West Tibetan kingdoms

Haakbus

Ad Honorem
Aug 2013
3,622
United States
#1
Not much information seems to be available about the Tibetic-speaking kingdoms of western Tibet (including those in modern-day Pakistan and India) so I put together a list.

Major powers
Baltistan (Sbal ti Yul)
Guge (Gu ge)
Ladakh (La dwags)

Minor kingdoms and groups
Purik (Pu rig)
Changpa nomads (Byang pa)
Lahul (Gar zha)
Nubra (Ldum ra)
Mustang (Smon thang/Smos thang)
Purang (Spu-hrang/Spu hrangs/Spu-hreng)
Rutog (Ru thog)
Spiti (Spyi ti)
Zanskar (Zangs dkar)

Baltistan began to arise as a power in the early 1500s under the Maqpon (Dmag dpon) dynasty which lasted as a fully independent empire into the mid 1600s after which it was a tributary of Indic empires until 1842 when the Sikh empire conquered it.

Guge had two dynasties, one based in Tholing (Mtho lding) from around the middle of the tenth century to the middle of the thirteenth. The second dynasty was based in Tsaparang (Rtsa pa Rang) from around the late fourteenth century to 1630, when Guge was conquered by Ladakh. It was later taken from Ladakh by the Dalai Lamas in the 1680s.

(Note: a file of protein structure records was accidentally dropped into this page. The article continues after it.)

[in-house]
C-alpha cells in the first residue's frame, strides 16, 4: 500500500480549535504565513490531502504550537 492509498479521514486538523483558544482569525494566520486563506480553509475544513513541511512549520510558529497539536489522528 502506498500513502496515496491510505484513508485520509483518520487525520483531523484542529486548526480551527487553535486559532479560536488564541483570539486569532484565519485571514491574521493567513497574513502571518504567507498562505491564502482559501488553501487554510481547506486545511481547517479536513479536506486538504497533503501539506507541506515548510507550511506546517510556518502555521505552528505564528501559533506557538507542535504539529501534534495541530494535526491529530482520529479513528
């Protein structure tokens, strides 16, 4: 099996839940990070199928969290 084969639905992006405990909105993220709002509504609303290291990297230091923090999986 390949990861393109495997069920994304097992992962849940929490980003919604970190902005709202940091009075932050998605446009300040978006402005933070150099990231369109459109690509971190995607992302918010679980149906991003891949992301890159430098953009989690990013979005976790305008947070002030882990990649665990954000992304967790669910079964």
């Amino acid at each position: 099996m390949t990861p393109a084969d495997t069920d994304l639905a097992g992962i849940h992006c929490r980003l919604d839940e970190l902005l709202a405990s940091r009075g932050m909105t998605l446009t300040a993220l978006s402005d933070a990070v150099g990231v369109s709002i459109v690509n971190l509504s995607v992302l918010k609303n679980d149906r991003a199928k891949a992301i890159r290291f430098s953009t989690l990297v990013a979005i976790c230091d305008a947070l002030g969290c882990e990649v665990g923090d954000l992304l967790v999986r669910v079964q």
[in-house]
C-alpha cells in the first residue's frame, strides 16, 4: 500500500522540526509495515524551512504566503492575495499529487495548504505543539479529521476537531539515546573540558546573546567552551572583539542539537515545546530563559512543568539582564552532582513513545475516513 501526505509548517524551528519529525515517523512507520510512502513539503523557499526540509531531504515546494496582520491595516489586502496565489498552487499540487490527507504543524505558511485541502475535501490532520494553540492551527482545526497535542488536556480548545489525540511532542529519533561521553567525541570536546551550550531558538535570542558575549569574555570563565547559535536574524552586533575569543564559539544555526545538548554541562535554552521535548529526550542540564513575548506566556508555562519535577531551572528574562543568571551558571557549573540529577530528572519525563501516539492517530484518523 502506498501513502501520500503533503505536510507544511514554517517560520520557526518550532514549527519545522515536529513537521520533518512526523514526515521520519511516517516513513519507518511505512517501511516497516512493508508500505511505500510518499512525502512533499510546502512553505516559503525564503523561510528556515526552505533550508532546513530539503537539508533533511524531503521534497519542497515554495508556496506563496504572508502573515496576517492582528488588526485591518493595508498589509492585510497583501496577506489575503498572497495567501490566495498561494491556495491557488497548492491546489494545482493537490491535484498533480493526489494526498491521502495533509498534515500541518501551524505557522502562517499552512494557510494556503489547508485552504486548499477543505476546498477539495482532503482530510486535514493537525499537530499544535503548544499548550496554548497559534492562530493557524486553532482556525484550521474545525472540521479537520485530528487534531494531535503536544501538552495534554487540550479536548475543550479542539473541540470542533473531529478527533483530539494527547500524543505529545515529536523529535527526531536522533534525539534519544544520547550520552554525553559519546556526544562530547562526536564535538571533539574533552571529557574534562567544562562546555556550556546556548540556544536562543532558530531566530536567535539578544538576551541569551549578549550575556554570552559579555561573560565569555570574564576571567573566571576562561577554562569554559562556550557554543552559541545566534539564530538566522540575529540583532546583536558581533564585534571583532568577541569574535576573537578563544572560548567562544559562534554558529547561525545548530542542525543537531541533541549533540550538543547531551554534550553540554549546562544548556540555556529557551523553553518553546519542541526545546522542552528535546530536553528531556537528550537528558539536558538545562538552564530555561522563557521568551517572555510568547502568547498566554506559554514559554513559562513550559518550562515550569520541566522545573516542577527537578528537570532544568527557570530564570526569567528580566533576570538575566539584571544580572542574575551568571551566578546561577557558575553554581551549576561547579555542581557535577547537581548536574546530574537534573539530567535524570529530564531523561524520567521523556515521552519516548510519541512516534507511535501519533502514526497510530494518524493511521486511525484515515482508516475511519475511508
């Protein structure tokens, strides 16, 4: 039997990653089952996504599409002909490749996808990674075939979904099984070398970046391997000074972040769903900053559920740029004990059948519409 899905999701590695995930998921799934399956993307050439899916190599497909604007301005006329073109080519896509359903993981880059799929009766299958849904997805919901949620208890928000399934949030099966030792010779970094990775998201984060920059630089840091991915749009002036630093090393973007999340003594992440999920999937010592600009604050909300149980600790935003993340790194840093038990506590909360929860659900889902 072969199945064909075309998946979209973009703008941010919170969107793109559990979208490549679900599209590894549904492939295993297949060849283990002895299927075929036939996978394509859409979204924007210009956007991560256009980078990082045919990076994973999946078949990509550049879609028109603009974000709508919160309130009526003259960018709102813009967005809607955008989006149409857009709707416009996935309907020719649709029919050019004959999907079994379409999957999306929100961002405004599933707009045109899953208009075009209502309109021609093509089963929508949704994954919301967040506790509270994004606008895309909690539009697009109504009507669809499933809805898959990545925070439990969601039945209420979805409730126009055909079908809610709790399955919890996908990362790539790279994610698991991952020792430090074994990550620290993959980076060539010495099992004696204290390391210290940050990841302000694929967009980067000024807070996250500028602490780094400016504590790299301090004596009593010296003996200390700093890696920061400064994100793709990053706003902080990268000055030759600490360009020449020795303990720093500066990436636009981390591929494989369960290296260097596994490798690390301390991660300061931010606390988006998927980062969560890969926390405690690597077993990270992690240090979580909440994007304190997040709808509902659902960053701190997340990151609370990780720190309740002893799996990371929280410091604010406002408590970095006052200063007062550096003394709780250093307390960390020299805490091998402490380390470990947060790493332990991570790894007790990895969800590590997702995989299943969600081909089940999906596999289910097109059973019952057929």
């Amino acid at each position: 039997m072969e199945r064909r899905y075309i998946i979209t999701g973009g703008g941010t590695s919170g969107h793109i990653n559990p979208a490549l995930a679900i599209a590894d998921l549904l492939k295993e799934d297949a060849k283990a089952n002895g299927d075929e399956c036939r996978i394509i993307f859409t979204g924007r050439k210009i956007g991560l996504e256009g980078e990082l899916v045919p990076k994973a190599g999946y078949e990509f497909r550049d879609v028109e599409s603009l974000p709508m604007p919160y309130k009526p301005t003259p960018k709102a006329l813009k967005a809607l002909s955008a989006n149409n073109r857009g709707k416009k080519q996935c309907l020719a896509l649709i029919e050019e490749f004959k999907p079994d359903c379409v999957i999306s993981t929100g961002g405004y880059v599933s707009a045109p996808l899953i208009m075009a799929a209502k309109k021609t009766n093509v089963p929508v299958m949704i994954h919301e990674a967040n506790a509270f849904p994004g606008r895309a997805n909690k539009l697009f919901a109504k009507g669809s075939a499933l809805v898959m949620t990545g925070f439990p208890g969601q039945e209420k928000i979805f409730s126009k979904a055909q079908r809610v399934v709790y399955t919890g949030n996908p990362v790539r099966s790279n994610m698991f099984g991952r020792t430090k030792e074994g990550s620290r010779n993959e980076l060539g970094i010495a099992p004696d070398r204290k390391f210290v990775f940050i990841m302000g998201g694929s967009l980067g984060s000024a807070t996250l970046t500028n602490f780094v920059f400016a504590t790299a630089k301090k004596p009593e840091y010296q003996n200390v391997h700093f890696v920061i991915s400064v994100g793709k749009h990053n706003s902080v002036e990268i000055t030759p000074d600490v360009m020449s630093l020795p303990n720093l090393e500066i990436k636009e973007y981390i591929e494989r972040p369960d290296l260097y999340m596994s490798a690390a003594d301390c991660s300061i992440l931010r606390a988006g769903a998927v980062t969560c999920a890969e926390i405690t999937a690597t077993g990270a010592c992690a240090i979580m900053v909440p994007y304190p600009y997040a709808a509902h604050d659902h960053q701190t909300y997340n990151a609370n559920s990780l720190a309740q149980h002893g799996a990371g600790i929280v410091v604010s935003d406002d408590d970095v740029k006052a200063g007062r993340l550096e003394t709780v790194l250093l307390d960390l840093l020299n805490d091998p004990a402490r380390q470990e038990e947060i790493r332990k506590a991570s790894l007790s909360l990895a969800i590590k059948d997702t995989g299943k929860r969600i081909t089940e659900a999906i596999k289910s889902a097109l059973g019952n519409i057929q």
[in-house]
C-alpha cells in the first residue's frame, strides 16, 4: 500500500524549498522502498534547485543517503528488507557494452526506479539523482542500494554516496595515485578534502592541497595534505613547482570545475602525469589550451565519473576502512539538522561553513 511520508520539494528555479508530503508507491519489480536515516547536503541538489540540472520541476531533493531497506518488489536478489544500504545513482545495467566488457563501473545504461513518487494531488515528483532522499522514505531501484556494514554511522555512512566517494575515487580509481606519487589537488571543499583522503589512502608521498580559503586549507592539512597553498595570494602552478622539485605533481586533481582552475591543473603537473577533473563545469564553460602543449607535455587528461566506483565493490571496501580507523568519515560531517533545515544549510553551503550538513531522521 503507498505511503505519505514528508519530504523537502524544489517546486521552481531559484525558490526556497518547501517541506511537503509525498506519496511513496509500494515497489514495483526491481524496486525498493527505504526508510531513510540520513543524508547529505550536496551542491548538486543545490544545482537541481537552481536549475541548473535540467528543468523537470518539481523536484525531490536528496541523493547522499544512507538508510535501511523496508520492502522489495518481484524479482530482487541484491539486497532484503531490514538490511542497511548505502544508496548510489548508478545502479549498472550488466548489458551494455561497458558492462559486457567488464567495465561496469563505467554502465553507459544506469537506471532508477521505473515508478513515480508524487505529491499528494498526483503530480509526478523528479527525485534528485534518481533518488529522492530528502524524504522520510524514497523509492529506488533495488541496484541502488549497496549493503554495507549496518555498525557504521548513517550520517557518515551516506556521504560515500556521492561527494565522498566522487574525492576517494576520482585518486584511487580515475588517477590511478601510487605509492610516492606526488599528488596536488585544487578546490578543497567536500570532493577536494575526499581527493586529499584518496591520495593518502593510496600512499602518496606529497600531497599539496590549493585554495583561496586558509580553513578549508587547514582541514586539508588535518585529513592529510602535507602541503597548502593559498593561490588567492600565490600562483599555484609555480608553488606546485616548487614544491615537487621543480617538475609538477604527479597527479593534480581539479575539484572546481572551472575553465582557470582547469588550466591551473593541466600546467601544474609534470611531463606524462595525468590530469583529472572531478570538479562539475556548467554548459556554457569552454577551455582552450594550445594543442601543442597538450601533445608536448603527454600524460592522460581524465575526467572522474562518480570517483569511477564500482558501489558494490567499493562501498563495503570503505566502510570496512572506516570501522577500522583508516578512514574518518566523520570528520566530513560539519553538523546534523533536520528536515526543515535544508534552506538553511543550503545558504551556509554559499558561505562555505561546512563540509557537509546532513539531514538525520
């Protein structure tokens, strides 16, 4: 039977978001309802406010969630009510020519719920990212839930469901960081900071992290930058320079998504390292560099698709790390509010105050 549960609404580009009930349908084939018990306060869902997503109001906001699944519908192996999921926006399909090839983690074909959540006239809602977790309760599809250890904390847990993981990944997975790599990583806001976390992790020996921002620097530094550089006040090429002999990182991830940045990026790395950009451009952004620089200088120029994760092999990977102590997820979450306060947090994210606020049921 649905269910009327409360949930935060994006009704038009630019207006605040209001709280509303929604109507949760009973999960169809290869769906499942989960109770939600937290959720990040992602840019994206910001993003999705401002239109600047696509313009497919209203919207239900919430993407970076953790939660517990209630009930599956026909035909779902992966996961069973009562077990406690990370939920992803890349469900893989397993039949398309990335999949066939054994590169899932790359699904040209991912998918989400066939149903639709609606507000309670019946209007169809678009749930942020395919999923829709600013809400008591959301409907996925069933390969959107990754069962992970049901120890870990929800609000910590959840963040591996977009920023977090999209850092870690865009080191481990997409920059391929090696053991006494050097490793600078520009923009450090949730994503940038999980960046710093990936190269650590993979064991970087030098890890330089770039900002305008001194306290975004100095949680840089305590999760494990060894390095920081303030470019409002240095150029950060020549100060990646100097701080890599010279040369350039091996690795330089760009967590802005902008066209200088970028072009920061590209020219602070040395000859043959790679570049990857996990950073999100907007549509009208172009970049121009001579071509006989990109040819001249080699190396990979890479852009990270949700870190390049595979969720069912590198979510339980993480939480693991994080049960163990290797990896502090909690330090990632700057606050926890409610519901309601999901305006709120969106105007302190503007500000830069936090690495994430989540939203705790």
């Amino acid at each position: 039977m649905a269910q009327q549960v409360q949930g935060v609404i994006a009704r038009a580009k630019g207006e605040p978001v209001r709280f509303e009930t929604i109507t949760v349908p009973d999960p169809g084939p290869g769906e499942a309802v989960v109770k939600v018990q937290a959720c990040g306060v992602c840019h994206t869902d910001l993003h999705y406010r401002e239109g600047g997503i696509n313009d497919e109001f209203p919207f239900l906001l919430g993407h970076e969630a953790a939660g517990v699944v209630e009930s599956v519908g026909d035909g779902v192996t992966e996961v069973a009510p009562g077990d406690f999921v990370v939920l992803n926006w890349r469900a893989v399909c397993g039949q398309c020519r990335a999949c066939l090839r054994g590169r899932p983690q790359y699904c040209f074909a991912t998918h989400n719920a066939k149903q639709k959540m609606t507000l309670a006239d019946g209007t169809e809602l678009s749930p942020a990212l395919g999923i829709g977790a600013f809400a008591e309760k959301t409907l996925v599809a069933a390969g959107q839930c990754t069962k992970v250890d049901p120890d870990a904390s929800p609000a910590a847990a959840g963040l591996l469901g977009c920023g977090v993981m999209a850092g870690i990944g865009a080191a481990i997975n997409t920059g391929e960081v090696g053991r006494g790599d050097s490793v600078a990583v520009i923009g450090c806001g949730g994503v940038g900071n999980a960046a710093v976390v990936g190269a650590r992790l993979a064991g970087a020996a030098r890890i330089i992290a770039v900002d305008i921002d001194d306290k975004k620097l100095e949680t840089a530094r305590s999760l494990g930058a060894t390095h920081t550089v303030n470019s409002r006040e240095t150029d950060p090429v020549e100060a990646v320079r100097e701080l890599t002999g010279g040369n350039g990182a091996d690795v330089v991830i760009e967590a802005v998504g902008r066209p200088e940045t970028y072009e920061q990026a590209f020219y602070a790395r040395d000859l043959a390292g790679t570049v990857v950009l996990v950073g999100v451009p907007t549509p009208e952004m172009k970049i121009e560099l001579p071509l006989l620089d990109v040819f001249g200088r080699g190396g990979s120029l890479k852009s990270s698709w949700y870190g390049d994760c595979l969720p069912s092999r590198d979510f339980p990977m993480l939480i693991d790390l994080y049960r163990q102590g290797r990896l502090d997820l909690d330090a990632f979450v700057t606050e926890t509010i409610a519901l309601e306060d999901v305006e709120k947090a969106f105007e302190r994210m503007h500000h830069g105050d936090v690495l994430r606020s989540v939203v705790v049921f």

Ladakh also had two dynasties, the first being of the same origin as the first Guge dynasty and lasted from around the middle of the tenth century to circa 1460 after which they were usurped by one of their vassals who founded the Namgyal (Rnam rgyal) dynasty which became a tributary of the Balti empire until its conquest by the Sikh empire in 1834.
 
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Haakbus

Ad Honorem
Aug 2013
3,622
United States
#3
After a lot of research I was able to make this rough map of the different polities and groups. Since it's so mountainous most of the kingdoms were restricted to narrow valleys. I didn't fill in the territories of Guge, Purang, and Mustang because those regions are more open and I'm not sure where they extended to.

West Tibetan kingdoms.png